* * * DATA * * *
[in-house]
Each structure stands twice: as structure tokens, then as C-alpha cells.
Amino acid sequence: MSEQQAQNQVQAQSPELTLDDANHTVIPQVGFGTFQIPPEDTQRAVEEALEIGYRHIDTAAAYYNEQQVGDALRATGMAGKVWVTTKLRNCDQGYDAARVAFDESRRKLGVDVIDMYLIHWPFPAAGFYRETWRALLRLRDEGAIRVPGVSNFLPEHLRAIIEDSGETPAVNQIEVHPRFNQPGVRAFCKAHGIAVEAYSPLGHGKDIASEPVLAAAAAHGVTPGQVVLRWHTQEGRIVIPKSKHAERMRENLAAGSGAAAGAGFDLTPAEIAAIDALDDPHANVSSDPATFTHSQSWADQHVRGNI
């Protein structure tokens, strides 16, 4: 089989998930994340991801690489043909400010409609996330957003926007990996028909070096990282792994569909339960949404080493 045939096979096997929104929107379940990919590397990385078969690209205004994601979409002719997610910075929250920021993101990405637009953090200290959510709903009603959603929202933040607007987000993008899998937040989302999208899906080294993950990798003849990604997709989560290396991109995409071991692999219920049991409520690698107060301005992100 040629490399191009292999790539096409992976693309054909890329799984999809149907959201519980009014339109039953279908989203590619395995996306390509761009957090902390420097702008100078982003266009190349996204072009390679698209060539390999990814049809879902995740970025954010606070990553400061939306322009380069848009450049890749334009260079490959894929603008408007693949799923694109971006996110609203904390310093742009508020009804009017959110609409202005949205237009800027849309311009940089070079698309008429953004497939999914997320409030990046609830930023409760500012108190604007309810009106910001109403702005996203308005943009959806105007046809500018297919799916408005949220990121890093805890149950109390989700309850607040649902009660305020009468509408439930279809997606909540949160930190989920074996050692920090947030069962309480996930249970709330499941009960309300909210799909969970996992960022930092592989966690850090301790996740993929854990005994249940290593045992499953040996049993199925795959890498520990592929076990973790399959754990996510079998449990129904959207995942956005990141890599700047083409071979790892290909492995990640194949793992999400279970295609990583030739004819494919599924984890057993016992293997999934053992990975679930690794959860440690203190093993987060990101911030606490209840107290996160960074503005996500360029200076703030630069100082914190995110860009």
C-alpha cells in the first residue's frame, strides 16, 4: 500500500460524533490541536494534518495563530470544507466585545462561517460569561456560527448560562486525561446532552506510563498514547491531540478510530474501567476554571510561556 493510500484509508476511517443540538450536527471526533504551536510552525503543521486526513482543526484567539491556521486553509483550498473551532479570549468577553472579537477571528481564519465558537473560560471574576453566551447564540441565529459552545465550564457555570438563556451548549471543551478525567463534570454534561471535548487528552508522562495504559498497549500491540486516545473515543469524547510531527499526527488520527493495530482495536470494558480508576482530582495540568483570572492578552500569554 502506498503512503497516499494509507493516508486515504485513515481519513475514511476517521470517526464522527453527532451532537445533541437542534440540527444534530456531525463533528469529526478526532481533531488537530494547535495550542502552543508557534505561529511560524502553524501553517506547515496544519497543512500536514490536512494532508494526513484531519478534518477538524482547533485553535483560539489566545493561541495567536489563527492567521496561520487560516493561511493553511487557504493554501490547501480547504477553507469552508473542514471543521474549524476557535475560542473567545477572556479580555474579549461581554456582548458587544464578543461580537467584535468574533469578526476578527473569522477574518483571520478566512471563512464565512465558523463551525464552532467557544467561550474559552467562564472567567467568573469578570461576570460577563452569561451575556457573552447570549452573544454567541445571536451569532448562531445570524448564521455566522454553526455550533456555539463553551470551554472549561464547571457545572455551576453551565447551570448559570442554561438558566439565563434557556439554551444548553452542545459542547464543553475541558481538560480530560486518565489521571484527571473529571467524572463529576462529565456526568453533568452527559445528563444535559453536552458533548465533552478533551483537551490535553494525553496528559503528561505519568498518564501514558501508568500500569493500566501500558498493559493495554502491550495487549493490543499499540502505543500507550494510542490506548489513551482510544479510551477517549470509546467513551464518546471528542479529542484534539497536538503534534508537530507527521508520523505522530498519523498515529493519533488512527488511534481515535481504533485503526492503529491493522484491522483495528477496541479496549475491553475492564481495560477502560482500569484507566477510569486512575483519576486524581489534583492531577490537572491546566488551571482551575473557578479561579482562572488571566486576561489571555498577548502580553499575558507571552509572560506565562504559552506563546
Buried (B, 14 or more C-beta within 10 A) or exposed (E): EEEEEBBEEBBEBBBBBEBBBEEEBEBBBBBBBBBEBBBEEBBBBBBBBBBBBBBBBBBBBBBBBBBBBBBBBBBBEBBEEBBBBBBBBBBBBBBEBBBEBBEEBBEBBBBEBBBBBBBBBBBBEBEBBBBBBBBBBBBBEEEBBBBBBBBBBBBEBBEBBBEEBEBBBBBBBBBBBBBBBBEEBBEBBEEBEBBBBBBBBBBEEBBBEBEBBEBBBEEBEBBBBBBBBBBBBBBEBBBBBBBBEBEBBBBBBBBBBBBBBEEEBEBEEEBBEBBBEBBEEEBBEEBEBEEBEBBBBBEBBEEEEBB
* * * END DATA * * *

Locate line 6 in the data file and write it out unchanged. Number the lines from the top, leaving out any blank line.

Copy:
Buried (B, 14 or more C-beta within 10 A) or exposed (E): EEEEEBBEEBBEBBBBBEBBBEEEBEBBBBBBBBBEBBBEEBBBBBBBBBBBBBBBBBBBBBBBBBBBBBBBBBBBEBBEEBBBBBBBBBBBBBBEBBBEBBEEBBEBBBBEBBBBBBBBBBBBEBEBBBBBBBBBBBBBEEEBBBBBBBBBBBBEBBEBBBEEBEBBBBBBBBBBBBBBBBEEBBEBBEEBEBBBBBBBBBBEEBBBEBEBBEBBBEEBEBBBBBBBBBBBBBBEBBBBBBBBEBEBBBBBBBBBBBBBBEEEBEBEEEBBEBBBEBBEEEBBEEBEBEEBEBBBBBEBBEEEEBB